On October 12, 2013, Frank Delattre released CPU-Z 1.67, which has some support for some new processors and a new validation tool. Even though CPU-Z was originally developed for the hardware enthusiast over-clocking community, it actually is very valuable for server administrators and for database professionals. First, it lets you identify your exact processor model, with all of its specifications and instruction set support. Second, it helps confirm whether you have any form of power management in effect that is reducing the current speed of the processor cores on your database server.

This can be caused by your Windows Power Plan in Windows Server 2008 or newer. By default, the Power Plan is set to Balanced instead of High Performance like we want for a database server. This is easy to change, and goes into effect immediately without rebooting the server. After you make this change in Windows, you should use CPU-Z to see what your processor core speed is. If it is still throttled back, you are going to have to change your BIOS power management setting.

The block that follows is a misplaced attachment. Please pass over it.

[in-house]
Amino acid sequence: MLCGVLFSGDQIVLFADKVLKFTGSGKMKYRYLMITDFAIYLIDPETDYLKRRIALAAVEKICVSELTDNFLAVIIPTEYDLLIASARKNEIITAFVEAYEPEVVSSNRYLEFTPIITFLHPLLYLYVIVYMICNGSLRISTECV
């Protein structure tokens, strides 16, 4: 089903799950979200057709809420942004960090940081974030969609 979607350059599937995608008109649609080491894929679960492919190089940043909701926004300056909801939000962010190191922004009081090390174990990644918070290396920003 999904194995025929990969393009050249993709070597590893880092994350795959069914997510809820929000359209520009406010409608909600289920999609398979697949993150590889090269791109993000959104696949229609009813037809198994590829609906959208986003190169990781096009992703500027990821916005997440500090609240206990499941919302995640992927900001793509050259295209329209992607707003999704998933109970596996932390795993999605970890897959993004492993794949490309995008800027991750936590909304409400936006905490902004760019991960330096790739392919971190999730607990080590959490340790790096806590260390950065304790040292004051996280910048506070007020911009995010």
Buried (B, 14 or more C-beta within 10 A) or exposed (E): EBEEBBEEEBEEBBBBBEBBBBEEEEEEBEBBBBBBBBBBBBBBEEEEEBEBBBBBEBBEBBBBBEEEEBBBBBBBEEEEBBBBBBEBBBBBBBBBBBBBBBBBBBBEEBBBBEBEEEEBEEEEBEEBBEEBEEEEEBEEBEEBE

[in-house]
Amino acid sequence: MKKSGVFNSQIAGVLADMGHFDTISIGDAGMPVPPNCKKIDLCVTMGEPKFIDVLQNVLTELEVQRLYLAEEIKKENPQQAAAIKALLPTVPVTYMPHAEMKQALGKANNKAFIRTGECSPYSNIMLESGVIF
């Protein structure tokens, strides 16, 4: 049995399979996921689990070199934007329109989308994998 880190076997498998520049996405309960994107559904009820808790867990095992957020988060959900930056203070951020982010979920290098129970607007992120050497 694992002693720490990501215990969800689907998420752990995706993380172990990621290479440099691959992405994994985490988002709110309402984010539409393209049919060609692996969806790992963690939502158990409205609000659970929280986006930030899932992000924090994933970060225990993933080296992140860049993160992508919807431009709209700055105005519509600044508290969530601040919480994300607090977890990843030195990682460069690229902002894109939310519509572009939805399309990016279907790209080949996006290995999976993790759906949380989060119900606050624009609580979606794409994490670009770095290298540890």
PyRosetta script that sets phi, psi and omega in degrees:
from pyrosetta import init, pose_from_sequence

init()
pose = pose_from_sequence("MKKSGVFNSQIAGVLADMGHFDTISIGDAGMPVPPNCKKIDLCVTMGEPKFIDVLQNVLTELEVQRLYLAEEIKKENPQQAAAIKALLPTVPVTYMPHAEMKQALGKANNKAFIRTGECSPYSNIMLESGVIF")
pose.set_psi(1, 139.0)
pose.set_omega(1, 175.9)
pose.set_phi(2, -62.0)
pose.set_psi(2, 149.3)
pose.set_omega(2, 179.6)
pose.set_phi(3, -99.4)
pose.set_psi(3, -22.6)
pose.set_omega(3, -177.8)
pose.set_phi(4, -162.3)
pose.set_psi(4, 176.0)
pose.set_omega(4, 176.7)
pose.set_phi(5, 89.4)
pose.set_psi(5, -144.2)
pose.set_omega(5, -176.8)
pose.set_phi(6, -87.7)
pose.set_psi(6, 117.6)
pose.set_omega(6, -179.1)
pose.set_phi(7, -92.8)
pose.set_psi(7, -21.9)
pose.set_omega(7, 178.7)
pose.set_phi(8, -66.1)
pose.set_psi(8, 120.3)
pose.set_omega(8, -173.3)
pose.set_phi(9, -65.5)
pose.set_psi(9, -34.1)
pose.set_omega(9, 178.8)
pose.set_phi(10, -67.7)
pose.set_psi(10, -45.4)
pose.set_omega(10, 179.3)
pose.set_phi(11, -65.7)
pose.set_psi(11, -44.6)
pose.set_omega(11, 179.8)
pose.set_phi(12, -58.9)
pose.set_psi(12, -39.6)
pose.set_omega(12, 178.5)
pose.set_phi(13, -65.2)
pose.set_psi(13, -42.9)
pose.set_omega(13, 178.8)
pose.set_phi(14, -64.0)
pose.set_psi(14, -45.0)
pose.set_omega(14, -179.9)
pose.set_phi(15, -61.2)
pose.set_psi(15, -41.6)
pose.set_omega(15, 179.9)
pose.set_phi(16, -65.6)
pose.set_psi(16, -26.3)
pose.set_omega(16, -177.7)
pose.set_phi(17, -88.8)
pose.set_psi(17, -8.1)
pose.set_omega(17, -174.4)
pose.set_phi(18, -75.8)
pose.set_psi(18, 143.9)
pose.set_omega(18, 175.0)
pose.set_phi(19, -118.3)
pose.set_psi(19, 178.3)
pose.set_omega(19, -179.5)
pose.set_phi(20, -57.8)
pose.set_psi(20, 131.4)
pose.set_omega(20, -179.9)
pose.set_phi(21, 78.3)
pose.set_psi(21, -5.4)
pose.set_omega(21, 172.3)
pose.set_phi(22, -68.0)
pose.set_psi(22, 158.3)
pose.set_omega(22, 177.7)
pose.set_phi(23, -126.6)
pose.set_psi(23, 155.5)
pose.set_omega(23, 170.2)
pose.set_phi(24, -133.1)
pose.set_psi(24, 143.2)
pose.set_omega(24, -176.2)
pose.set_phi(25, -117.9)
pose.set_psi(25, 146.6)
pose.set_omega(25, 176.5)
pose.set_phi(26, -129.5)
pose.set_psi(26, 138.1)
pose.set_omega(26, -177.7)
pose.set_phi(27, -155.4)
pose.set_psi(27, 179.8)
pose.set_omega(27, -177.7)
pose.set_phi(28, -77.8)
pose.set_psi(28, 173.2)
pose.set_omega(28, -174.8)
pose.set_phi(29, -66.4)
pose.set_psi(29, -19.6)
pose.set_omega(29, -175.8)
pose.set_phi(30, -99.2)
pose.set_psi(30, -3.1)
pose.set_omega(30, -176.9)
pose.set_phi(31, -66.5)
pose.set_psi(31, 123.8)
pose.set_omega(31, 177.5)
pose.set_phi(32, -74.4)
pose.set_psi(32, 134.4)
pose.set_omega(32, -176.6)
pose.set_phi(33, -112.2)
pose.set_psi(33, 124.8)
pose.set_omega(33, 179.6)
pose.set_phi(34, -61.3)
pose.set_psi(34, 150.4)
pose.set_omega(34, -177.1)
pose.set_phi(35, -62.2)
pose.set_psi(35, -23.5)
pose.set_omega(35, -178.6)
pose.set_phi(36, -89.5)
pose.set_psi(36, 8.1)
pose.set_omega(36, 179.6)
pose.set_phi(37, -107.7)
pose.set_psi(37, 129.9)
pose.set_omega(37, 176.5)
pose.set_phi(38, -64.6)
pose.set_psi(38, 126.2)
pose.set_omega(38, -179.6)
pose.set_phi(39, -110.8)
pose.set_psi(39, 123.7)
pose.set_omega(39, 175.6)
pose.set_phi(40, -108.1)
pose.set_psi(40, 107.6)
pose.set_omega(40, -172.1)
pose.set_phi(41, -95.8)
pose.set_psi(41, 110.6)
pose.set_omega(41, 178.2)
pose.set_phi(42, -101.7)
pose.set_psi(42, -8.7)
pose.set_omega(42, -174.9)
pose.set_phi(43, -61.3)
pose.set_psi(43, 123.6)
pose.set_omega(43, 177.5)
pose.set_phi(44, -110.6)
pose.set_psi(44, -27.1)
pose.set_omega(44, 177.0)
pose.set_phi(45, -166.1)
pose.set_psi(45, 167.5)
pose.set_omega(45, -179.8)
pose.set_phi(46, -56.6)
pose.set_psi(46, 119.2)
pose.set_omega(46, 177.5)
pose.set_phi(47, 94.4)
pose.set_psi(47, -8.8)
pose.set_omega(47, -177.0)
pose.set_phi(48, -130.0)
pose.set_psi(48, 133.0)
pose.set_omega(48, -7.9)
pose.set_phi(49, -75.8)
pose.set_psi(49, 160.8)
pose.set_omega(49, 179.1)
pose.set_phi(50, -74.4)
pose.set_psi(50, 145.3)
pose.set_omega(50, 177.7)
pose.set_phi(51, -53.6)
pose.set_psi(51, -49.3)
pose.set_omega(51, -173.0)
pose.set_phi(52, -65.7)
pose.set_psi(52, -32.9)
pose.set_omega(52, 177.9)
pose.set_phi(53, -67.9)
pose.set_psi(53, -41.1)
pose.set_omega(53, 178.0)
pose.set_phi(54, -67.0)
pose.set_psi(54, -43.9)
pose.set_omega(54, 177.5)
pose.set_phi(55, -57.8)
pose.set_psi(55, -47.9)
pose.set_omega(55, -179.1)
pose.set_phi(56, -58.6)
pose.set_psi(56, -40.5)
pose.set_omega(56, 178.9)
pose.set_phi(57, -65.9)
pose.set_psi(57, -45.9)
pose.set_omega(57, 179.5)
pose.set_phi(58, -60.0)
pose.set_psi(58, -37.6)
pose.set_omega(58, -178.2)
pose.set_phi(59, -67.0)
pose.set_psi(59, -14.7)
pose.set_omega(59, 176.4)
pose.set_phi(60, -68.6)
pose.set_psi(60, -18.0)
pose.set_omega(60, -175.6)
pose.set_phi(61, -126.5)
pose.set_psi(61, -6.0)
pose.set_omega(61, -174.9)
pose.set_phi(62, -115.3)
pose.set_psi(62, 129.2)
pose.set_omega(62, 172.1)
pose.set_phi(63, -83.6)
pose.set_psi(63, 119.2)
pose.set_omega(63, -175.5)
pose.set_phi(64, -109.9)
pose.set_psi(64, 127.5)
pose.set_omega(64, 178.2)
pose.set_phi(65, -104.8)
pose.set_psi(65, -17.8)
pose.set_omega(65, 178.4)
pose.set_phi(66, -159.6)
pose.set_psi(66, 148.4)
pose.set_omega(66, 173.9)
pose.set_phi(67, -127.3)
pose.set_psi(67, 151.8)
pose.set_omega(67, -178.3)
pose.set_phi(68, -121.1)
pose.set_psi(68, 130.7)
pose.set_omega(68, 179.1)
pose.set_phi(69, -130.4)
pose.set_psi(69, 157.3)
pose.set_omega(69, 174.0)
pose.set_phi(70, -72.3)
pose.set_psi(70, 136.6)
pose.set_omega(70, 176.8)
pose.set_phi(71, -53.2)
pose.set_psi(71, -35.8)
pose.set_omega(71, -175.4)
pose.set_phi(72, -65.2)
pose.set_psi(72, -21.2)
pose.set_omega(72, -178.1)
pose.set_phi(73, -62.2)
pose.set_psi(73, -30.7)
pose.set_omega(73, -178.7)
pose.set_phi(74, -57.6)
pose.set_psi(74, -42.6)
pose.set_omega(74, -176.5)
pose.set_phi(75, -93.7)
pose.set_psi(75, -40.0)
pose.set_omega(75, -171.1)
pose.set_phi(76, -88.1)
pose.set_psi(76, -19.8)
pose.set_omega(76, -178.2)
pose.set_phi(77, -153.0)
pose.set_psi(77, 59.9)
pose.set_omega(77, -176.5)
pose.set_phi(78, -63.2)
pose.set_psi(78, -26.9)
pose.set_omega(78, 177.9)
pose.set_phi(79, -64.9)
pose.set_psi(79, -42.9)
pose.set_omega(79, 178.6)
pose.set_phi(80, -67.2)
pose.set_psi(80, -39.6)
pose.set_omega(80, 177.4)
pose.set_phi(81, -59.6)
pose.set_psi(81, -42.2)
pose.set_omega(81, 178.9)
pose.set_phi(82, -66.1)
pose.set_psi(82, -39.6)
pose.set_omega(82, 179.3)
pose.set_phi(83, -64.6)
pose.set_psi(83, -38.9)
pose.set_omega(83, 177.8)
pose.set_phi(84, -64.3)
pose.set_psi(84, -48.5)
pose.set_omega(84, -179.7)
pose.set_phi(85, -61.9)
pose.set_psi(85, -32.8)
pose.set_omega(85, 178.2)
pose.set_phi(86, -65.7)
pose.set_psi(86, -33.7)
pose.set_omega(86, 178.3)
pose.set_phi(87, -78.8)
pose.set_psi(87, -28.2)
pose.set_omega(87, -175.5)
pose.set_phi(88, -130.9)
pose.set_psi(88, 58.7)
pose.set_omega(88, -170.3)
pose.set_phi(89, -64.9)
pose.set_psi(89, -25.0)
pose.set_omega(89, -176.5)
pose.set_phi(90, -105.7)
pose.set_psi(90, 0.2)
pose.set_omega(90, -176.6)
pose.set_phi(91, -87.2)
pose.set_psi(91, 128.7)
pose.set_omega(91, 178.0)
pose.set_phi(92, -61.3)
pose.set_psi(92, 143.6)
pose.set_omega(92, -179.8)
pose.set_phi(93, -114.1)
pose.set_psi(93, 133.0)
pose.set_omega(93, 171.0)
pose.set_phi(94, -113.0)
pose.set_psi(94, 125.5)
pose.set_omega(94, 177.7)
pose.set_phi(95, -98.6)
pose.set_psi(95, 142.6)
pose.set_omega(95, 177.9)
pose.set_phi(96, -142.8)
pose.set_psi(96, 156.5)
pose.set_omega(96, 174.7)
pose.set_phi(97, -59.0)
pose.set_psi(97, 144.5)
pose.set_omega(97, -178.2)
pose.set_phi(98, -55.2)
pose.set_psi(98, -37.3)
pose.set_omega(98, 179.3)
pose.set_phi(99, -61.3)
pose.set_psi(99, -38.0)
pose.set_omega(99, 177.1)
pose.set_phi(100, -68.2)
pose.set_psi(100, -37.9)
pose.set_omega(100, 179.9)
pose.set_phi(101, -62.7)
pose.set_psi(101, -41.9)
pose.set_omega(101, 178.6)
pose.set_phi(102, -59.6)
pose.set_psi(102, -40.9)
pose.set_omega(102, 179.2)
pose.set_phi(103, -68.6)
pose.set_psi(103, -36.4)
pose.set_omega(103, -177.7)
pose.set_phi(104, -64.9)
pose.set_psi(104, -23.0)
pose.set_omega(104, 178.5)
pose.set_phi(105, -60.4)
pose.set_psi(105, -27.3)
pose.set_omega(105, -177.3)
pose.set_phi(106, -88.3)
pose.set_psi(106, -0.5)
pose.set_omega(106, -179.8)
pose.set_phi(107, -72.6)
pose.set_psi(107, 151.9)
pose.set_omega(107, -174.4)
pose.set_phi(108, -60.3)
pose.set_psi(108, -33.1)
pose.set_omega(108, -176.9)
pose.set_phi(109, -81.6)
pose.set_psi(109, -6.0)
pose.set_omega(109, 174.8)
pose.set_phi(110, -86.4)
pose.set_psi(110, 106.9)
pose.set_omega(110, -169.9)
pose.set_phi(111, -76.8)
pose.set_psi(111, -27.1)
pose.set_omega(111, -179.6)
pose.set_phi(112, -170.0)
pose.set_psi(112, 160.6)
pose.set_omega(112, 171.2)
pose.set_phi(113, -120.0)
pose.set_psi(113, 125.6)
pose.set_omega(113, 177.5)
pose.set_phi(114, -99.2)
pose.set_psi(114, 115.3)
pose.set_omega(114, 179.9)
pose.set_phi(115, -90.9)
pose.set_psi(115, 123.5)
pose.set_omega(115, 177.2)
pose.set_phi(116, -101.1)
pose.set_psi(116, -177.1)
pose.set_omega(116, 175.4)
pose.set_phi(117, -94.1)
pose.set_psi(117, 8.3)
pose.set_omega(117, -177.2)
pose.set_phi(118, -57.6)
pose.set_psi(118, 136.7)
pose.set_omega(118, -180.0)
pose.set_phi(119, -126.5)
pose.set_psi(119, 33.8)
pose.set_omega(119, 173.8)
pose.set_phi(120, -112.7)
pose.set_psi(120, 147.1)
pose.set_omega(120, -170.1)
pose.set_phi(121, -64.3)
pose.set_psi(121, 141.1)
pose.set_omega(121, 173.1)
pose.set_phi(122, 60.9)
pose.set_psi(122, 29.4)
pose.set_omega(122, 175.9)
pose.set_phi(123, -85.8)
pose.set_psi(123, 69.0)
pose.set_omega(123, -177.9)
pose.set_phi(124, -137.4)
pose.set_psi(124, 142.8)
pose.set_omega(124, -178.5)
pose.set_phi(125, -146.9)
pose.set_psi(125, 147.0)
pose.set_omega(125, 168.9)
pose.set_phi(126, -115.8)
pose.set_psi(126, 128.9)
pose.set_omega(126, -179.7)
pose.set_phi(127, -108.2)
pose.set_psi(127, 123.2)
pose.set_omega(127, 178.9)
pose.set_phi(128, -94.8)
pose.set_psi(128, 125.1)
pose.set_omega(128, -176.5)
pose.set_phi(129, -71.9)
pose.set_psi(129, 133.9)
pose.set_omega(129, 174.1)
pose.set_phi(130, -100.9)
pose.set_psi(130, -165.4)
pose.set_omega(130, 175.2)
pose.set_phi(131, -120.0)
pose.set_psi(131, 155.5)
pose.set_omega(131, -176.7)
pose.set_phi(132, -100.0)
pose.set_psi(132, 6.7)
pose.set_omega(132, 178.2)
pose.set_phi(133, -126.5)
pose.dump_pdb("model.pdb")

This is necessary because the Windows Power Plan can be overridden by hardware-level power management settings that are set in your main BIOS setup. You typically want to set your hardware-level power management to OS Control or to Max Performance in the BIOS. This will let your processors take advantage of Intel Turbo Boost or AMD Turbo Core, and it will let them run at their full base clock speed or above at all times. This is quite important for OLTP query performance, but have also seen it affect ETL performance. Many storage vendors, such as Fusion-io and LSI also recommend that you make these changes to avoid having the PCI-E expansion slots affected by power management.

Figure 1 shows my desktop processor running at full speed with Turbo Boost (see the Core Speed indicator at the bottom left quarter of the form), while Figure 2 shows the processor being throttled back due to power management.


Figure 1: Processor Core Speed without any Power Management


Figure 2: Processor Core Speed with Power Management in Effect

I have seen OLTP query performance improve by as much as 25% by making these simple changes. The level of improvement you will see depends on the exact processors you are using (newer processors like Haswell, Ivy Bridge, and Sandy Bridge handle power management better than older processors, such as Nehalem and Westmere), and whether or not you have other big performance bottlenecks.